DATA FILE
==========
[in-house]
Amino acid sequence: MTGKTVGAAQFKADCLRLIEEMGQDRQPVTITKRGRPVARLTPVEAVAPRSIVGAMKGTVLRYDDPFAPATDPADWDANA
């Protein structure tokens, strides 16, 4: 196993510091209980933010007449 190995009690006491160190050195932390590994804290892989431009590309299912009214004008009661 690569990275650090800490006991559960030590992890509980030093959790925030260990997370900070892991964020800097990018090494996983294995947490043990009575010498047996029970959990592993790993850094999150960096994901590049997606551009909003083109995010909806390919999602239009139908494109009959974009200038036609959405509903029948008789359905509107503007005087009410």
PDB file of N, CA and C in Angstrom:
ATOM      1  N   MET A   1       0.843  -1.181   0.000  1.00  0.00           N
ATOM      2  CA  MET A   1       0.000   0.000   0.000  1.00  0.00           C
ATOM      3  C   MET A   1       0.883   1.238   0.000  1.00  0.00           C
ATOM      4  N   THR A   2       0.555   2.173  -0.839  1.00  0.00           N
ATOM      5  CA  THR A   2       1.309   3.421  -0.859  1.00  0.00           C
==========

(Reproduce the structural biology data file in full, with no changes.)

[in-house]
Amino acid sequence: MTGKTVGAAQFKADCLRLIEEMGQDRQPVTITKRGRPVARLTPVEAVAPRSIVGAMKGTVLRYDDPFAPATDPADWDANA
């Protein structure tokens, strides 16, 4: 196993510091209980933010007449 190995009690006491160190050195932390590994804290892989431009590309299912009214004008009661 690569990275650090800490006991559960030590992890509980030093959790925030260990997370900070892991964020800097990018090494996983294995947490043990009575010498047996029970959990592993790993850094999150960096994901590049997606551009909003083109995010909806390919999602239009139908494109009959974009200038036609959405509903029948008789359905509107503007005087009410």
PDB file of N, CA and C in Angstrom:
ATOM      1  N   MET A   1       0.843  -1.181   0.000  1.00  0.00           N
ATOM      2  CA  MET A   1       0.000   0.000   0.000  1.00  0.00           C
ATOM      3  C   MET A   1       0.883   1.238   0.000  1.00  0.00           C
ATOM      4  N   THR A   2       0.555   2.173  -0.839  1.00  0.00           N
ATOM      5  CA  THR A   2       1.309   3.421  -0.859  1.00  0.00           C